Mckesson pointed out that well-intentioned programs, despite the good work they do, have a limited impact in the face of failing structures. In fact, he said, programs exist because the structures failed in the first place. While innovative, helpful programs should be pursued, he emphasized that we can’t let systems off the hook.

Should we tear down harmful systems or reform them from within? Steinem noted that this is a false dichotomy. Change, she said, should be pursued by any means necessary, and our attention should be focused on what we can do today and tomorrow to get us closer to where we need to be.

While Mckesson felt that the desire to “burn it all down” has emotional appeal, he noted that, “When we burn it down, we don’t start from the Garden of Eden, we start from the ashes. Some people will get hurt in the ashes.”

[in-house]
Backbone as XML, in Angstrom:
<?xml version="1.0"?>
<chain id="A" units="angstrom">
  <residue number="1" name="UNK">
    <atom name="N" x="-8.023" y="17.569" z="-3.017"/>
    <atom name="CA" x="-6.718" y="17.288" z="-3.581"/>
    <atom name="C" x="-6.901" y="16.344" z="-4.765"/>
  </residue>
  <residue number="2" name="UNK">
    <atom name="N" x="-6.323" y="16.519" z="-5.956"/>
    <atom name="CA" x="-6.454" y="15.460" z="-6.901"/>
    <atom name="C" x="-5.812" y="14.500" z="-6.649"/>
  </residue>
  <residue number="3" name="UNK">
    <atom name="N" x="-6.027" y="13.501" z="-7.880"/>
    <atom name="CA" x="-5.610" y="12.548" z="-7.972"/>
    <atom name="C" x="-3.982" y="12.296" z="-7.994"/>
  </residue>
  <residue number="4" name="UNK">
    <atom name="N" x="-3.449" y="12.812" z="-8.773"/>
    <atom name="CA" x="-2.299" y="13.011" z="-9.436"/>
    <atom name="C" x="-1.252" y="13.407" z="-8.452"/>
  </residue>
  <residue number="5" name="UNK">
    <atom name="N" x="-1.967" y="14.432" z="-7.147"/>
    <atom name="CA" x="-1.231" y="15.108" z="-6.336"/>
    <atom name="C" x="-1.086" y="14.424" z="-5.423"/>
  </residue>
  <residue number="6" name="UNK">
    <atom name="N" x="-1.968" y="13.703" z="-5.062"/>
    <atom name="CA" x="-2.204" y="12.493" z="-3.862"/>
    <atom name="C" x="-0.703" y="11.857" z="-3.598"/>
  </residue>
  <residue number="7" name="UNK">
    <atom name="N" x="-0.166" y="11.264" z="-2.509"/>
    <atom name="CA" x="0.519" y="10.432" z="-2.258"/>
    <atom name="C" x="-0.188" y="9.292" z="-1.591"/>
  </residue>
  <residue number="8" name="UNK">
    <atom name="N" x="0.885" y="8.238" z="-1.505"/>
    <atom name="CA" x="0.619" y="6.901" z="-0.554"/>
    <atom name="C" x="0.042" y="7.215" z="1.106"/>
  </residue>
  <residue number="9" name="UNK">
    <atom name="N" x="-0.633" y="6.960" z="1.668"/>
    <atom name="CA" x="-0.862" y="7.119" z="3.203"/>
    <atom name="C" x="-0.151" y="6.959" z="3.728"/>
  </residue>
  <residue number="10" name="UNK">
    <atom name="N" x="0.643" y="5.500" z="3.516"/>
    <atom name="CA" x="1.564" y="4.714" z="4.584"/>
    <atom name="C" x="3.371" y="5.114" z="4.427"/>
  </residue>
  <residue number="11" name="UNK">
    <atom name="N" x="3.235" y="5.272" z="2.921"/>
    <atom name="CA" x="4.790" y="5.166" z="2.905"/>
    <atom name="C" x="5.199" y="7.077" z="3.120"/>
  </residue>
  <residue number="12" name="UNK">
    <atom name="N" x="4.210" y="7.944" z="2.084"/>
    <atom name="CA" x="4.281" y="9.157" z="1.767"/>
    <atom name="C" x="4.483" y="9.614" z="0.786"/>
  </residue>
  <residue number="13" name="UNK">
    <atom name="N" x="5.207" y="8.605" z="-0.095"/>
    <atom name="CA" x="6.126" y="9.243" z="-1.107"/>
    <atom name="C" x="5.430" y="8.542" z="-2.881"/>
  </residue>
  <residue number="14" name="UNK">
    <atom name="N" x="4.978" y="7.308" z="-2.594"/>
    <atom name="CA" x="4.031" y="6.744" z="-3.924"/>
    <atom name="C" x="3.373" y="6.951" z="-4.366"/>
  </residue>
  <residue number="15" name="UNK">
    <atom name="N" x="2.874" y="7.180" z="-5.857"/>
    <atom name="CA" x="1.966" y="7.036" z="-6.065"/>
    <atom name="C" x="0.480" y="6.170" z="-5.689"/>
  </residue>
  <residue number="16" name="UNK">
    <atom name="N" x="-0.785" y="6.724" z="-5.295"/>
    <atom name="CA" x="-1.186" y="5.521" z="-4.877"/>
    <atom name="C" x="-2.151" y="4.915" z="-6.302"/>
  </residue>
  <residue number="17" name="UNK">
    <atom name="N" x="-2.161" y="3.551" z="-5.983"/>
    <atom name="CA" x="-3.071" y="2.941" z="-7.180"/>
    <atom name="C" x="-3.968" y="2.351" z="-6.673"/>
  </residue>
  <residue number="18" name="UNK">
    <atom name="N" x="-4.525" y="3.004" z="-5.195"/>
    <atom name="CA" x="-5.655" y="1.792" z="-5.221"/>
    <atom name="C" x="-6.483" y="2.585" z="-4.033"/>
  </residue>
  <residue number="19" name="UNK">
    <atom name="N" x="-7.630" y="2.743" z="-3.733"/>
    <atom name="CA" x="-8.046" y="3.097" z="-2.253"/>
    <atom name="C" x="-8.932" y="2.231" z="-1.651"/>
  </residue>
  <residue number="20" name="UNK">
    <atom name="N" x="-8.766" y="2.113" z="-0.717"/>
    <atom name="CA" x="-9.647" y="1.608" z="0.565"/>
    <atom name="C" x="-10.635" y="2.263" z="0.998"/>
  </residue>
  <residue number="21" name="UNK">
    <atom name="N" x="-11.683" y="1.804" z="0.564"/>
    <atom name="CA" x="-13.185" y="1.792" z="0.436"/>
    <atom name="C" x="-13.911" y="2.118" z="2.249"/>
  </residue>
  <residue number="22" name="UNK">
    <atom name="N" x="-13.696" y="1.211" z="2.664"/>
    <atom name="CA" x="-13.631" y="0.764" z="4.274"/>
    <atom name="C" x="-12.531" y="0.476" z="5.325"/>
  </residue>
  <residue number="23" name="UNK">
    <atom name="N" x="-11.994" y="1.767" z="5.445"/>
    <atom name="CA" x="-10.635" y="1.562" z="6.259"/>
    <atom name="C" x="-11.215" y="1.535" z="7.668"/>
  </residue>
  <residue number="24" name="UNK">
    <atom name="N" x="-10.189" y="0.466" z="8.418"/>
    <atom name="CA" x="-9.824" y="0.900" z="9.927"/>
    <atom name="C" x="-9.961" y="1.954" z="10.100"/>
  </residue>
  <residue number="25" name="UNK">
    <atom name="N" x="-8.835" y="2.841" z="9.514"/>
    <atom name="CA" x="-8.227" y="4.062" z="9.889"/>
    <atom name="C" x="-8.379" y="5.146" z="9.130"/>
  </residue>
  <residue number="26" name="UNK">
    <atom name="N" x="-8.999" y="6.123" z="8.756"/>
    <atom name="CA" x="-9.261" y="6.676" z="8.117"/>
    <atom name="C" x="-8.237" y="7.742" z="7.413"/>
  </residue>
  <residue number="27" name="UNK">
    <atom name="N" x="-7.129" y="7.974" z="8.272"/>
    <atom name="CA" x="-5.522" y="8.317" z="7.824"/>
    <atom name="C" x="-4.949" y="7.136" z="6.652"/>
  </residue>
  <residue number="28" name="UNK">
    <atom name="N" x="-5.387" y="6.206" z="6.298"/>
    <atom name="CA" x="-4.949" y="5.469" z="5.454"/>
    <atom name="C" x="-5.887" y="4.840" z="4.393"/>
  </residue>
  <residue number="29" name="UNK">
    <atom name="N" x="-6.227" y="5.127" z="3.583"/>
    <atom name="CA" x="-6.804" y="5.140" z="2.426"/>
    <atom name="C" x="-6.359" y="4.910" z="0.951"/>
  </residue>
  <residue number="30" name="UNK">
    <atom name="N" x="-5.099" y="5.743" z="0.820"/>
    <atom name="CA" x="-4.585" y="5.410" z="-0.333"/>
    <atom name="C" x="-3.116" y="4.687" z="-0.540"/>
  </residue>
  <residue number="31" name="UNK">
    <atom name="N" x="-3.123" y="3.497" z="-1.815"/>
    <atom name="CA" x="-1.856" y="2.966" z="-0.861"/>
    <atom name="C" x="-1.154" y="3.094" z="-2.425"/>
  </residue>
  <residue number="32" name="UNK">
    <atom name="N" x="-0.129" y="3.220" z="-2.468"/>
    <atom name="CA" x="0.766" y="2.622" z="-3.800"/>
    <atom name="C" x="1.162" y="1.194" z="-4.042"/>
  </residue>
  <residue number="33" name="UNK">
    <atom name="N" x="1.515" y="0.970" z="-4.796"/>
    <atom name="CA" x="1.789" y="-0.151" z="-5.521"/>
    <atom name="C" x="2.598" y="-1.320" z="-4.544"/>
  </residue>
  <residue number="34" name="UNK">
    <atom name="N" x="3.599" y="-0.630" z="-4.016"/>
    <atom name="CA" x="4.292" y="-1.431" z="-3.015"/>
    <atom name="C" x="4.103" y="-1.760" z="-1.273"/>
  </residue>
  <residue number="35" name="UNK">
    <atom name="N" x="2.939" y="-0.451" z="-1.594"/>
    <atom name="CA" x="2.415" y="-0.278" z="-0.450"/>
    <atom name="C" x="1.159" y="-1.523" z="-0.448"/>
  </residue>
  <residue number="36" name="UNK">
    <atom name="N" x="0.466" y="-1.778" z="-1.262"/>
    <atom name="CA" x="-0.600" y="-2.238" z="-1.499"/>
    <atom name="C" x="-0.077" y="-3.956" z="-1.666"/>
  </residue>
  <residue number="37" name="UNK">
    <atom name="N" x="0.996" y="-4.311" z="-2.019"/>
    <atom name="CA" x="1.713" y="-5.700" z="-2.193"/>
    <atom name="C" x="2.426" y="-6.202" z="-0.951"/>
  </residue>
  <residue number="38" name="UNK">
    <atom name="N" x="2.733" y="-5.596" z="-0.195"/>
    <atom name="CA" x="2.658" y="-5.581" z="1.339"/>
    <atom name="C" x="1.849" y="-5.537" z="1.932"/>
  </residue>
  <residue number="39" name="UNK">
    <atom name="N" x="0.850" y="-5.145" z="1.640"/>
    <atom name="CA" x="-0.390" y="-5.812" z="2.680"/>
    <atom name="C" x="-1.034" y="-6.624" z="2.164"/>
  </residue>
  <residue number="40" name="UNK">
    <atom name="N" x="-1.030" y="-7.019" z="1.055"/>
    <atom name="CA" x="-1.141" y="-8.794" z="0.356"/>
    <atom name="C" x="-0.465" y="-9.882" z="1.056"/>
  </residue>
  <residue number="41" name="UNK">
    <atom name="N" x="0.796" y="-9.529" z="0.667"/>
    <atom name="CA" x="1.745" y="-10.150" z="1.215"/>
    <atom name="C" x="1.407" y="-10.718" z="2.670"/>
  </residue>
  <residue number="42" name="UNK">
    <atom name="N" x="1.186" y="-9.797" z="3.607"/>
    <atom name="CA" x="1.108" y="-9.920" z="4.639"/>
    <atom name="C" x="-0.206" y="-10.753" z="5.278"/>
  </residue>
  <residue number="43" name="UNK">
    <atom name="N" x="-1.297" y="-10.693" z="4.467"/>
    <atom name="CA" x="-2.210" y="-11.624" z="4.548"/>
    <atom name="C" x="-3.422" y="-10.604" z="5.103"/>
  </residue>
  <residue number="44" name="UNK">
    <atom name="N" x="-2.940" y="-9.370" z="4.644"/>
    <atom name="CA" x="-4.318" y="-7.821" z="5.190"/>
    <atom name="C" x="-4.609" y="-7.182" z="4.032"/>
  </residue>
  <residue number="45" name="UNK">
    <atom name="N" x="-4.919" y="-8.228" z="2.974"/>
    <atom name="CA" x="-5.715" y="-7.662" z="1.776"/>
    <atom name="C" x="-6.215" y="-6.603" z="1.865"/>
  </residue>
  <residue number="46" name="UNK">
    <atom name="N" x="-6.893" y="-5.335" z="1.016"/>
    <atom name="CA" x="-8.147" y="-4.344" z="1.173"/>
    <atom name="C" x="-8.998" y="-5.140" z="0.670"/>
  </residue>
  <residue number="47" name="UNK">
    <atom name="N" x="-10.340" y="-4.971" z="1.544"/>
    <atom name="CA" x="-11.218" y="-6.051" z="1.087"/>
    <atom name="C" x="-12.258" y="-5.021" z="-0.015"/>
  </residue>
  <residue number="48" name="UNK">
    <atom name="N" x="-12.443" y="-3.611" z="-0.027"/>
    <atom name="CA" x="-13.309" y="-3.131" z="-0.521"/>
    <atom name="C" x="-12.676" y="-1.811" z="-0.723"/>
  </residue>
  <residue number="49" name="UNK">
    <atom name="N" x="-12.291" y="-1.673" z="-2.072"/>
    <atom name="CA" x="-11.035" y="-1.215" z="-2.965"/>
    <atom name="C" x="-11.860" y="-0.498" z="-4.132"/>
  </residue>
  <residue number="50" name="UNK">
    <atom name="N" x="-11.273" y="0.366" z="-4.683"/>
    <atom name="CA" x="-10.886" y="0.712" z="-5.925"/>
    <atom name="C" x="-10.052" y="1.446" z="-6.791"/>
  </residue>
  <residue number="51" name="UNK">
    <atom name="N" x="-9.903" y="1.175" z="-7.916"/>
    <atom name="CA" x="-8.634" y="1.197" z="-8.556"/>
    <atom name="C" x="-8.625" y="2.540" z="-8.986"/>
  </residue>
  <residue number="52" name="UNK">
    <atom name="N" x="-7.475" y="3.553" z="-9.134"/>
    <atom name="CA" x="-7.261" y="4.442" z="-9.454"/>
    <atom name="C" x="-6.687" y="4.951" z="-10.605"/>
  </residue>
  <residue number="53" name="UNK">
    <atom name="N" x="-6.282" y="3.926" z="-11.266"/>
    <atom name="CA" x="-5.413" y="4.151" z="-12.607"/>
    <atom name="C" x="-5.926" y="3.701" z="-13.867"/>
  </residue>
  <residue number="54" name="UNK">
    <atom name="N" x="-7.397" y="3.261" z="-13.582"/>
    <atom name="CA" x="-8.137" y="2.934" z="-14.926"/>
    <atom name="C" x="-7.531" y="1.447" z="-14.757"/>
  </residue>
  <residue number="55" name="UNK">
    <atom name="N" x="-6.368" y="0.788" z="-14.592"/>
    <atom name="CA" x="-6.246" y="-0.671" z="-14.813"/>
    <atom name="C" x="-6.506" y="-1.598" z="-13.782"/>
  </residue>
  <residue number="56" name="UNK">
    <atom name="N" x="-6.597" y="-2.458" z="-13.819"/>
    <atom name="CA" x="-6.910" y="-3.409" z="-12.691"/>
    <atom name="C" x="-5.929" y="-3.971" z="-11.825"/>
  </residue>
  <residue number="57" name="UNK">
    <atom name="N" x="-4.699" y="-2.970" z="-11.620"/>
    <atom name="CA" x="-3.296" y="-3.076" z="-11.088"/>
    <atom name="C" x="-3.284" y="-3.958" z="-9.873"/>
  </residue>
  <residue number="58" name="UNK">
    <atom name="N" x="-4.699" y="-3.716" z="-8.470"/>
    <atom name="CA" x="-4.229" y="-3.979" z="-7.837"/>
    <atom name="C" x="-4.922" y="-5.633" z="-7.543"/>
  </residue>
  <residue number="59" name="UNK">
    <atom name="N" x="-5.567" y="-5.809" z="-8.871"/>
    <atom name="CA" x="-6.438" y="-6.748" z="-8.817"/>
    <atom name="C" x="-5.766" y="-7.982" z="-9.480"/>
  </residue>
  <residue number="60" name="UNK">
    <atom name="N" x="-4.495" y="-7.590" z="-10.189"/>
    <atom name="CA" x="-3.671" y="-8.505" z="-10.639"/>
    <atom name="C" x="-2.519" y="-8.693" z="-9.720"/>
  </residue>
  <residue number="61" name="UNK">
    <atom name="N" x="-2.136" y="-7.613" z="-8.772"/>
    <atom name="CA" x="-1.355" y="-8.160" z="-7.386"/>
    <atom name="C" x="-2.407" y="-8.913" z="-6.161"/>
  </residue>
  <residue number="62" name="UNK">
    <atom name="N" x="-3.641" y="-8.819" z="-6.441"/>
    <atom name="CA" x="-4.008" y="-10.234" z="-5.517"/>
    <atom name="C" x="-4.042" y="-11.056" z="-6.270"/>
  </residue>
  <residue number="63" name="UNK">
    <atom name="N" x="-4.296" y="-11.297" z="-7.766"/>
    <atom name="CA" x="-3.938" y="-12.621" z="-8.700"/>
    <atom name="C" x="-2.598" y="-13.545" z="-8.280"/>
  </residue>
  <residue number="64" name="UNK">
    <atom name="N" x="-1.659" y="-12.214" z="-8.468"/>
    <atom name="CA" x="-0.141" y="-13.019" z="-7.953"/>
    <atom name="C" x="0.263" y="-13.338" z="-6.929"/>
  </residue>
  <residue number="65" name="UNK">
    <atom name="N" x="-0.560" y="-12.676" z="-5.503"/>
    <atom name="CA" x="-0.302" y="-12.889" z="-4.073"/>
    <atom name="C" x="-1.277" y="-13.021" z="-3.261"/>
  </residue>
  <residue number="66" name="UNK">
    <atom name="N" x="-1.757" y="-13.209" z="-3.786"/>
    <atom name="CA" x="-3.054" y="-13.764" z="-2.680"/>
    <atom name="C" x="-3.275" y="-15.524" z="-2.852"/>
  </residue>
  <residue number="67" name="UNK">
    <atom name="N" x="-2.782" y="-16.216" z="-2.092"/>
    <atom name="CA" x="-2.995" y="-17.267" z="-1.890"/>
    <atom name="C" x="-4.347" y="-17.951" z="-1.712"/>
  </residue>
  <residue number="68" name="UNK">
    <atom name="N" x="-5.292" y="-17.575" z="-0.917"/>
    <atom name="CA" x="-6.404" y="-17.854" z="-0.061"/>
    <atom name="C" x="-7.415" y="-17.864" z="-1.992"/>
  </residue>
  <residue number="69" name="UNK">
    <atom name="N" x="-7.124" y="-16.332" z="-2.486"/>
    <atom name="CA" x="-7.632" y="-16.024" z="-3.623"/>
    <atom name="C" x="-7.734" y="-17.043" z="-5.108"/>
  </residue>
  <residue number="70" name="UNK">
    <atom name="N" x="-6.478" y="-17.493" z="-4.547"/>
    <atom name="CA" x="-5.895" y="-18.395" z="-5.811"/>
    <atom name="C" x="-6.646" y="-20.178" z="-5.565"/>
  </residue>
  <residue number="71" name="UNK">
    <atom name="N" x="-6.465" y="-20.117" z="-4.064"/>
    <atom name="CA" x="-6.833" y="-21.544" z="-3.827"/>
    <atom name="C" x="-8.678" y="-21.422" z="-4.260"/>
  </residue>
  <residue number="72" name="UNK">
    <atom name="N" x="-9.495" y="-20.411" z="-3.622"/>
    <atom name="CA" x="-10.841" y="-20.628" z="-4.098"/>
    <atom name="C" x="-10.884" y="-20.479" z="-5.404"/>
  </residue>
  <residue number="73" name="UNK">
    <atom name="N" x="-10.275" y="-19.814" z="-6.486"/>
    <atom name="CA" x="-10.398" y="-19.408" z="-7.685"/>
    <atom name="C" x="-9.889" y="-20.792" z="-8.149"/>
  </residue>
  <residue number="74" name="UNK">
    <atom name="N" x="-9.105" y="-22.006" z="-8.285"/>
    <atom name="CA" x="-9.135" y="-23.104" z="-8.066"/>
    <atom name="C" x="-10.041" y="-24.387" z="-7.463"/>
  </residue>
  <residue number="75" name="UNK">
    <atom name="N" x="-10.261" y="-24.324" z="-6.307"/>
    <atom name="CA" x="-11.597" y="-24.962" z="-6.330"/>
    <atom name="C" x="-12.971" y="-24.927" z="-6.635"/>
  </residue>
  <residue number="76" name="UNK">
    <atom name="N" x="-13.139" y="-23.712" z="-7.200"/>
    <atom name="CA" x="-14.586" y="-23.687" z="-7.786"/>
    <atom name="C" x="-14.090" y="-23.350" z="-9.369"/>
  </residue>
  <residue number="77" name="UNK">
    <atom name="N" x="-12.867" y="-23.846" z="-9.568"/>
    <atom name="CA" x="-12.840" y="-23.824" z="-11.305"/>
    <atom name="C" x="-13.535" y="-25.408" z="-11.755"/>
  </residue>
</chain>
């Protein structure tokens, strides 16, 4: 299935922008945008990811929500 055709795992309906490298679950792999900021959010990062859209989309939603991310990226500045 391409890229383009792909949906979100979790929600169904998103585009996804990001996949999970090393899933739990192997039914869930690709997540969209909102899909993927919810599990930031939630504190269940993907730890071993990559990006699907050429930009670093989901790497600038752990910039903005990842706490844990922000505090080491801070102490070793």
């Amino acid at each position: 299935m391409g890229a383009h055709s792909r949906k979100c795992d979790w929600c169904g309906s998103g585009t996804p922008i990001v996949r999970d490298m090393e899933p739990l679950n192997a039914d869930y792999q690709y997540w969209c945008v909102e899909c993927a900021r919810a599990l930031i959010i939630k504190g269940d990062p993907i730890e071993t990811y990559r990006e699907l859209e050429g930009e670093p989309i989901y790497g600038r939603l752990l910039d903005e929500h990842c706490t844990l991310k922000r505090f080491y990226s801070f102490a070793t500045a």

Mckesson concluded that because people made up these systems in the first place, we can create something different. Because we can design something better, we have reason for hope.  

Bringing Everybody to the Choir

Mckesson used an apt metaphor to describe what a movement is—a choir. He said that it’s important that our choir is inclusive and as big as it can possibly be, which means we need to work hard to make it appeal to others and be open to anyone who wants to join.

“Part of our work is to sing the best song so that people join the choir, and there are literally so many people who just want the invitation,” he said.

Can we bring people from across the ideological aisle to our choir? To do this, Mckesson said, it’s important to make your points relatable and give others the space to come into their own understanding.

For example, to explain intersectionality to someone who couldn’t wrap his head around it, Mckesson asked him the last time he felt unsafe in his body. As a black, straight man, he responded that he felt most unsafe around the police. Mckesson contrasted that with his own experience as a black, gay man, in which there are multiple situations unrelated to the police that make him feel unsafe based on who he is. When multiple identities create danger, Mckesson said, intersectionality is playing out in the body.